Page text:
As above, Medvedev clearly already had the blueprint for beating Djokovic. And on the back of better than ever Medvedev serving, and worse than usual returning and movement from Djokovic, the Russian executed his groundstroke strategy flawlessly:

By directing most of his forehand and backhand groundstroke traffic deep into the Djokovic backhand (which contrary to popular belief is the more error prone wing of Djokovic), Medvedev got to rely on his own backhand strength as much as possible (because Djokovic will usually hit his backhand cross court rather than down the line), outlasting Djokovic in the long, neutral cross court rallies:

Points won by length:

  • 0-4 shots: Medvedev 59, Djokovic 58

  • 5-8 shots: Medvedev 22, Djokovic 17

  • 9+ shots: Medvedev 18, Djokovic 8

(In Australia this year Djokovic won every point length category)

In New York it was Medvedev who usually had the initiative to change directions or go on the offensive first. This was the total opposite to their Australian Open final in which not only did Djokovic’s backhand depth hold up extremely well, but Novak was almost always the first of the two players to get an aggressive forehand into play usually pulling Medvedev wide to his own weaker forehand wing. Medvedev yesterday managed to handcuff Novak in that backhand corner, exploited the fatigue, and then rarely missed. Djokovic’s worse than usual serving performance compounded this problem.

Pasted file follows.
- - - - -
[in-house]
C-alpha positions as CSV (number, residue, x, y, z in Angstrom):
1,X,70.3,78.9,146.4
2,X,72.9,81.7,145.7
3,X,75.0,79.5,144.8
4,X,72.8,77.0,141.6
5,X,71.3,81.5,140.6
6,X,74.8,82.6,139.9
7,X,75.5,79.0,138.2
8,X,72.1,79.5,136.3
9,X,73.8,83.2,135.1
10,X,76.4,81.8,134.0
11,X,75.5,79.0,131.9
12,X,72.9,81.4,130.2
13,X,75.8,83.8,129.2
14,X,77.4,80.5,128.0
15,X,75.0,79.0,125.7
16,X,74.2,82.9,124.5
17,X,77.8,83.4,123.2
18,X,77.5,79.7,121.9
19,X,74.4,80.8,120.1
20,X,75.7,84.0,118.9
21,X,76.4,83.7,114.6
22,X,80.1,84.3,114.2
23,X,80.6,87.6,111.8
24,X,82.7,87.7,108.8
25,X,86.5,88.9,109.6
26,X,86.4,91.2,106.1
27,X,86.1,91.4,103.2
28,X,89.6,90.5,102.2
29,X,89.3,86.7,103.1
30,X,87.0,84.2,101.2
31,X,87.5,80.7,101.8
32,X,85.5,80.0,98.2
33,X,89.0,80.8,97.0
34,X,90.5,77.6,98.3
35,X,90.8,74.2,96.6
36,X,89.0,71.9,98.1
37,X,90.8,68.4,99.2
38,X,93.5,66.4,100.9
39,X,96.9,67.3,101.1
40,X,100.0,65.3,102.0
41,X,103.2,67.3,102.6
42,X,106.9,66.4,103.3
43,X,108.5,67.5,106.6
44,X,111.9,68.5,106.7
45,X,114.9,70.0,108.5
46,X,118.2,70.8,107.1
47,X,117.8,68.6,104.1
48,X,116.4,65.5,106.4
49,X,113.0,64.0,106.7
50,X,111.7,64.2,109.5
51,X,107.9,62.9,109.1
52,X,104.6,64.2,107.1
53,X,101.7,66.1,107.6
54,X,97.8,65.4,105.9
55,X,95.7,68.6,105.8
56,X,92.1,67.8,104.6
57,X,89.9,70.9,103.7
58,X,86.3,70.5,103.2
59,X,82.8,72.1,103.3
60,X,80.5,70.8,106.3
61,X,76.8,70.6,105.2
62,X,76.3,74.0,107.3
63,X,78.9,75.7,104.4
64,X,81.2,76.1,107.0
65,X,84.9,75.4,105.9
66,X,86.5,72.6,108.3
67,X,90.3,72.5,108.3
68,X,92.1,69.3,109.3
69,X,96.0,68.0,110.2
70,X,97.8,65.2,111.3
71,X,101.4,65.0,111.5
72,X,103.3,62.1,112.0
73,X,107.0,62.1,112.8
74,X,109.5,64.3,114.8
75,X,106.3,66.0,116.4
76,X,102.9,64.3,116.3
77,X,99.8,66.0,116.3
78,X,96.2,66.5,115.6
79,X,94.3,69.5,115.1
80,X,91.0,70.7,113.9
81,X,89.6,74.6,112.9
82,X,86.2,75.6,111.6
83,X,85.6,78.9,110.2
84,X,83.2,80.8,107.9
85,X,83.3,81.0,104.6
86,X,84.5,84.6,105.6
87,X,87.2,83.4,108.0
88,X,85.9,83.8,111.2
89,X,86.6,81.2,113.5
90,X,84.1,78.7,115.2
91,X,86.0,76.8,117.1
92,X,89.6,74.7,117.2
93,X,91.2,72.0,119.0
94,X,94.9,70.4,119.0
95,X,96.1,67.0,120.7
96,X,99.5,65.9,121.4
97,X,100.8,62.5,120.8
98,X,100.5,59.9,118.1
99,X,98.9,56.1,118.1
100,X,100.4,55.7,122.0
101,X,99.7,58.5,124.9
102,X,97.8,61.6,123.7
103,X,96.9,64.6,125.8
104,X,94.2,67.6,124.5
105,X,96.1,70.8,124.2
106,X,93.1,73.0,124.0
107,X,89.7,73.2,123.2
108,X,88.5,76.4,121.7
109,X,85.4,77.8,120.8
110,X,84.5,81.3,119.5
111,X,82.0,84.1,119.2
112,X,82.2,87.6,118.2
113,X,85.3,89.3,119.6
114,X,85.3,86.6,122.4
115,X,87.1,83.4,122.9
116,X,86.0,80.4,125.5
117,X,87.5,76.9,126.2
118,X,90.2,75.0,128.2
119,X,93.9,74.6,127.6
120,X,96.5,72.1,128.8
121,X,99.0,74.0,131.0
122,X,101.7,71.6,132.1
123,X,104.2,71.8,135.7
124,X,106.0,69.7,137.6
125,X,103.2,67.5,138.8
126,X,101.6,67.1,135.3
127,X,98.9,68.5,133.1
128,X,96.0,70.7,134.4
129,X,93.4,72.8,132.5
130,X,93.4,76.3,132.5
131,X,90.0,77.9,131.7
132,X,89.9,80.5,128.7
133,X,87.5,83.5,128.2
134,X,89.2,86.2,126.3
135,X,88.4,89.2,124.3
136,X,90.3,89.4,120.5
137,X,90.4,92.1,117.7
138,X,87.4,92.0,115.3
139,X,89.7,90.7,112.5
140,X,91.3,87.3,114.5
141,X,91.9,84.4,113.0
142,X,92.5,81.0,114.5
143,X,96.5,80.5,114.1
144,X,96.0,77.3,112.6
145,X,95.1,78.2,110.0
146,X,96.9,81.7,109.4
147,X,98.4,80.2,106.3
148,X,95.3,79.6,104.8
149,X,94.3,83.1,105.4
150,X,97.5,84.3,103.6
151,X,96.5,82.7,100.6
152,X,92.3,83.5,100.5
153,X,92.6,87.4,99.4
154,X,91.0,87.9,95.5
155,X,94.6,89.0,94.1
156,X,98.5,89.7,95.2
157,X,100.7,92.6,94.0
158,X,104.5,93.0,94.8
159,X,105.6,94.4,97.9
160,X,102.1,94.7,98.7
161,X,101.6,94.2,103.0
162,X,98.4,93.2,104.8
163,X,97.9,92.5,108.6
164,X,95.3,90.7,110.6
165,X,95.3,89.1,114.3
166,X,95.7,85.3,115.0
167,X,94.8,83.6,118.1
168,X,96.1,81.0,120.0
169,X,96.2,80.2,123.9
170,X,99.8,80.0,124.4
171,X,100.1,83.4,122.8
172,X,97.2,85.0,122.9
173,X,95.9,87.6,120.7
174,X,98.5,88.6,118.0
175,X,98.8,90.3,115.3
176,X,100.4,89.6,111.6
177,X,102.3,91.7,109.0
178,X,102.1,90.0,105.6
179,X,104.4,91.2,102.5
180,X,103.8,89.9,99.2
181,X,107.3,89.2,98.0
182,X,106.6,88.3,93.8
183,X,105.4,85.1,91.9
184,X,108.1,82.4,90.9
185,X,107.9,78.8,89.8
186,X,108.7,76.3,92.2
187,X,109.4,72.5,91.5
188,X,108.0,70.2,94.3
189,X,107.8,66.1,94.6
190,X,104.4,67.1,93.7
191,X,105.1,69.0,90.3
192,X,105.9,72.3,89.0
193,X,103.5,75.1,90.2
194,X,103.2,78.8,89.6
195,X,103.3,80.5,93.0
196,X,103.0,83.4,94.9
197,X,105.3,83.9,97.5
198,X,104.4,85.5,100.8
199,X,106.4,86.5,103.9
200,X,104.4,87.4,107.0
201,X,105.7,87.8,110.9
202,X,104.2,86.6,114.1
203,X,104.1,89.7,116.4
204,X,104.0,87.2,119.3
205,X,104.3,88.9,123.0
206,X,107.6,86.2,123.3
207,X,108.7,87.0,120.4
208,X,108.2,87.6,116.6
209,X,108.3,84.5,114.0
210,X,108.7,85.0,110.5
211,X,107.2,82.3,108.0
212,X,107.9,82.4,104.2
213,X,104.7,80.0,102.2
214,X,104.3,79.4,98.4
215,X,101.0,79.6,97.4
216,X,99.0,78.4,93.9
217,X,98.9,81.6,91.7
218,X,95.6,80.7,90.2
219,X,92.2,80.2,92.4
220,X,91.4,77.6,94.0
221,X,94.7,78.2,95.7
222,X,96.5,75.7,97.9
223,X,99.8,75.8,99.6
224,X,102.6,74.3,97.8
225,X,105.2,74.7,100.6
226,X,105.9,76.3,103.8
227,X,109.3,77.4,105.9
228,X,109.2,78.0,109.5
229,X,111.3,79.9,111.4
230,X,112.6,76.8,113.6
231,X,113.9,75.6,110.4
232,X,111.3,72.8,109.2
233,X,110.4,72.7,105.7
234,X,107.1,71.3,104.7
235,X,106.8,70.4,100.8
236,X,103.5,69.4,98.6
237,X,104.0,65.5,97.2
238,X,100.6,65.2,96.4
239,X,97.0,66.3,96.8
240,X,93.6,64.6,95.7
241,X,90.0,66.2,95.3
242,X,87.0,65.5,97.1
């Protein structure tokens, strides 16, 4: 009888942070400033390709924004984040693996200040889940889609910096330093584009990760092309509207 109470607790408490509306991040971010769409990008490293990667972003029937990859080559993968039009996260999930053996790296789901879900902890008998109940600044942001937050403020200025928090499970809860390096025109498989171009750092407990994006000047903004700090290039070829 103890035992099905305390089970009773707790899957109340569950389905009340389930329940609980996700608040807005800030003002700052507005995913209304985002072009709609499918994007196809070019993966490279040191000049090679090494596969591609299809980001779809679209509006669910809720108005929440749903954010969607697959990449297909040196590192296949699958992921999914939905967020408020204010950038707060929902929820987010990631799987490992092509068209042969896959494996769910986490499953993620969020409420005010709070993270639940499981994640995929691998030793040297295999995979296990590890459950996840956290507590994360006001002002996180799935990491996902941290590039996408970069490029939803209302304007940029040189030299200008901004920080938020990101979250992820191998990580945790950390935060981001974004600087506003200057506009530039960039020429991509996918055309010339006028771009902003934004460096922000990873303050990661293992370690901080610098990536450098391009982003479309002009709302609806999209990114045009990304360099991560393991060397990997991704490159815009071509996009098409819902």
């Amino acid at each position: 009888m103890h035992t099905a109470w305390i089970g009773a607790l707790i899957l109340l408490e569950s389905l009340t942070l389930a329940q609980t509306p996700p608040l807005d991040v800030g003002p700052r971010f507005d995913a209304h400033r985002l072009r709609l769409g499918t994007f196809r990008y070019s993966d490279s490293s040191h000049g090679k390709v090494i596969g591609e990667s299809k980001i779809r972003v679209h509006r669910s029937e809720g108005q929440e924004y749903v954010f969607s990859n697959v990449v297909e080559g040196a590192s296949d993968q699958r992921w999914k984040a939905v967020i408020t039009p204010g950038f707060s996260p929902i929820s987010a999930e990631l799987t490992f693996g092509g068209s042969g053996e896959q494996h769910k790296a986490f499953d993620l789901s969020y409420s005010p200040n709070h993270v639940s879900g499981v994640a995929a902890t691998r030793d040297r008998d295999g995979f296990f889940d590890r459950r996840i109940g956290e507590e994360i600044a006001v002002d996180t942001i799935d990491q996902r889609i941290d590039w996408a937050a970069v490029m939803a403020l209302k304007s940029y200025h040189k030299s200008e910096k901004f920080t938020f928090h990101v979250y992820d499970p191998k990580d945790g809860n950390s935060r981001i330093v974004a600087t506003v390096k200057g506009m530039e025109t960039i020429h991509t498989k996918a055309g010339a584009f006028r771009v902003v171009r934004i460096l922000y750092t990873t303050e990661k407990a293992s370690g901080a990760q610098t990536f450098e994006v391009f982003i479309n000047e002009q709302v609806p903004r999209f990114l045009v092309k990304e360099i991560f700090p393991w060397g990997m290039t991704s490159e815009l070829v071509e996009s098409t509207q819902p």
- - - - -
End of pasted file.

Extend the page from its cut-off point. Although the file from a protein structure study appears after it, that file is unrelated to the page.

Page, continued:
Moats

For Djokovic, it was simply a match too far. The world No.1 deserves enormous credit for an incredible season, even if he fell just shy of being the first man to win the calendar year Grand Slam in over half a century. That achievement is one of the most elusive records in tennis for very good reason — It’s extremely fucking hard.